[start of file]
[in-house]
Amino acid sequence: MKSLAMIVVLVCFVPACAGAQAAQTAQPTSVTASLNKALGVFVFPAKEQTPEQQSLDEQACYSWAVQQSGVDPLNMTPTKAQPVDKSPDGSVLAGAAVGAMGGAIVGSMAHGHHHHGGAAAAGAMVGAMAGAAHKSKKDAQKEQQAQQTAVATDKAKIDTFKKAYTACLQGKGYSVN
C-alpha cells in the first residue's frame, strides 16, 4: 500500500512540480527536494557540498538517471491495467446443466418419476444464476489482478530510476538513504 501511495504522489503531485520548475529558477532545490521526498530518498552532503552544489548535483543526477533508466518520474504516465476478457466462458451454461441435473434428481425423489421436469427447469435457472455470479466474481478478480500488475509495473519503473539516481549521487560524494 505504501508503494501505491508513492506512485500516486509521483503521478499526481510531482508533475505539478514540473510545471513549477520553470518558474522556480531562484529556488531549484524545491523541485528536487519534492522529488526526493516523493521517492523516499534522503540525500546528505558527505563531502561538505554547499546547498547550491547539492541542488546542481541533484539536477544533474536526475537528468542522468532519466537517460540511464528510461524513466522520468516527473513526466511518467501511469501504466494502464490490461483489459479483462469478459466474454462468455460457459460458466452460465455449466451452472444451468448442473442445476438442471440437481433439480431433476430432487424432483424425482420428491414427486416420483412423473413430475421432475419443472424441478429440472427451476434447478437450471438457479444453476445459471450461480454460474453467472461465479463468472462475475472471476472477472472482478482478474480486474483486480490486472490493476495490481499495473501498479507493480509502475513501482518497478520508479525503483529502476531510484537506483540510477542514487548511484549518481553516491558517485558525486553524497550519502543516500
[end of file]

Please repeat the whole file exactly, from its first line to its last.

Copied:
[in-house]
Amino acid sequence: MKSLAMIVVLVCFVPACAGAQAAQTAQPTSVTASLNKALGVFVFPAKEQTPEQQSLDEQACYSWAVQQSGVDPLNMTPTKAQPVDKSPDGSVLAGAAVGAMGGAIVGSMAHGHHHHGGAAAAGAMVGAMAGAAHKSKKDAQKEQQAQQTAVATDKAKIDTFKKAYTACLQGKGYSVN
C-alpha cells in the first residue's frame, strides 16, 4: 500500500512540480527536494557540498538517471491495467446443466418419476444464476489482478530510476538513504 501511495504522489503531485520548475529558477532545490521526498530518498552532503552544489548535483543526477533508466518520474504516465476478457466462458451454461441435473434428481425423489421436469427447469435457472455470479466474481478478480500488475509495473519503473539516481549521487560524494 505504501508503494501505491508513492506512485500516486509521483503521478499526481510531482508533475505539478514540473510545471513549477520553470518558474522556480531562484529556488531549484524545491523541485528536487519534492522529488526526493516523493521517492523516499534522503540525500546528505558527505563531502561538505554547499546547498547550491547539492541542488546542481541533484539536477544533474536526475537528468542522468532519466537517460540511464528510461524513466522520468516527473513526466511518467501511469501504466494502464490490461483489459479483462469478459466474454462468455460457459460458466452460465455449466451452472444451468448442473442445476438442471440437481433439480431433476430432487424432483424425482420428491414427486416420483412423473413430475421432475419443472424441478429440472427451476434447478437450471438457479444453476445459471450461480454460474453467472461465479463468472462475475472471476472477472472482478482478474480486474483486480490486472490493476495490481499495473501498479507493480509502475513501482518497478520508479525503483529502476531510484537506483540510477542514487548511484549518481553516491558517485558525486553524497550519502543516500